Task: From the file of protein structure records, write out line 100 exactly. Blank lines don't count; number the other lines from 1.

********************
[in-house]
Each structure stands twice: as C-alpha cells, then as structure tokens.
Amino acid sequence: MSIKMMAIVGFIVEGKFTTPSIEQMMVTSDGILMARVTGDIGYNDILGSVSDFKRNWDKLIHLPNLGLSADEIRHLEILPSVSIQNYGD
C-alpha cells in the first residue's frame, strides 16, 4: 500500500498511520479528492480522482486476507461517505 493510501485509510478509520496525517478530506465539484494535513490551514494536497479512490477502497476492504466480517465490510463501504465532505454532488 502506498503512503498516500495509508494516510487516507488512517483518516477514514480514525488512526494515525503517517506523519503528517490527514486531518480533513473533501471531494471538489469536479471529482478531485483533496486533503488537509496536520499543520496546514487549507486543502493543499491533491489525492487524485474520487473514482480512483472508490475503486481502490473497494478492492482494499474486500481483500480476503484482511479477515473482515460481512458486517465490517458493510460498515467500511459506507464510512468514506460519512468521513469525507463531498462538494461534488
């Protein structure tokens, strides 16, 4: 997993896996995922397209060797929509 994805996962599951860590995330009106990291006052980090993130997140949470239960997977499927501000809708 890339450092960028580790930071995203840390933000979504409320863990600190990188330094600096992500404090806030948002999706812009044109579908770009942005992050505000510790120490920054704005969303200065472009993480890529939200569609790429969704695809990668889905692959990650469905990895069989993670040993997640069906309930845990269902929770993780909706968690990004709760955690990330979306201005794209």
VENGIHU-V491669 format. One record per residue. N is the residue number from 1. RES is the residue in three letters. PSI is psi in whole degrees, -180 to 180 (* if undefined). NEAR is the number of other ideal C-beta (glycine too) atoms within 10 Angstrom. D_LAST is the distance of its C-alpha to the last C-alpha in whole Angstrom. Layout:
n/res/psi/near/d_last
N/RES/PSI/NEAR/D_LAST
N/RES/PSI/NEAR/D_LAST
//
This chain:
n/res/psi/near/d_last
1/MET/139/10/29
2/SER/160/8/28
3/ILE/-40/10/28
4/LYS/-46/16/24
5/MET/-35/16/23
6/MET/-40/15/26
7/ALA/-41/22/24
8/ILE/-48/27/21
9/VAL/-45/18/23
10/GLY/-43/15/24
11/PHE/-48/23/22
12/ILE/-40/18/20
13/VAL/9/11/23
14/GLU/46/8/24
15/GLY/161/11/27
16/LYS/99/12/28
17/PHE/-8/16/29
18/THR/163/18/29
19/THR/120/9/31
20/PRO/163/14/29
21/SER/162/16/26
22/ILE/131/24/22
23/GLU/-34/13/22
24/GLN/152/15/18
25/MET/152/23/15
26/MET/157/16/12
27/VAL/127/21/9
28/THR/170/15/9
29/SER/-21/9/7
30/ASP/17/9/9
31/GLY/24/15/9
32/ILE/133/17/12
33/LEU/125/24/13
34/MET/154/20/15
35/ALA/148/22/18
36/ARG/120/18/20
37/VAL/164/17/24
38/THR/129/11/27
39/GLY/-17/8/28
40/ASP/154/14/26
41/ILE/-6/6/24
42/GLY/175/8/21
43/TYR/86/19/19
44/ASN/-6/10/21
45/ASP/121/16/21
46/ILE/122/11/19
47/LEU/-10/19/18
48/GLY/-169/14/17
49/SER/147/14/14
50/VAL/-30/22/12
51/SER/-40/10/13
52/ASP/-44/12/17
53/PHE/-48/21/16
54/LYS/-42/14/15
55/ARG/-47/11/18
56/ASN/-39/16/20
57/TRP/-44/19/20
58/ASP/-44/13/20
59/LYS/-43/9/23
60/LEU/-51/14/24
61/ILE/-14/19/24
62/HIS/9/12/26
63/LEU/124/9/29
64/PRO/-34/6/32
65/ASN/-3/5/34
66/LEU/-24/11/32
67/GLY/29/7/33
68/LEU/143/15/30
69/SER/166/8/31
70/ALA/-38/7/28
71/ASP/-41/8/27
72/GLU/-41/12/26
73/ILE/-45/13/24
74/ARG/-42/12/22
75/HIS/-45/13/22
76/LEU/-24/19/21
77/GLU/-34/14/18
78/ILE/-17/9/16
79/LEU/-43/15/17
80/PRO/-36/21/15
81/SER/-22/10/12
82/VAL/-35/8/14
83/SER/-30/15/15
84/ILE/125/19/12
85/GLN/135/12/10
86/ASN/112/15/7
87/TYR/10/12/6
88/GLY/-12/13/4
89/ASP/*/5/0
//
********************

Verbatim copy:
88/GLY/-12/13/4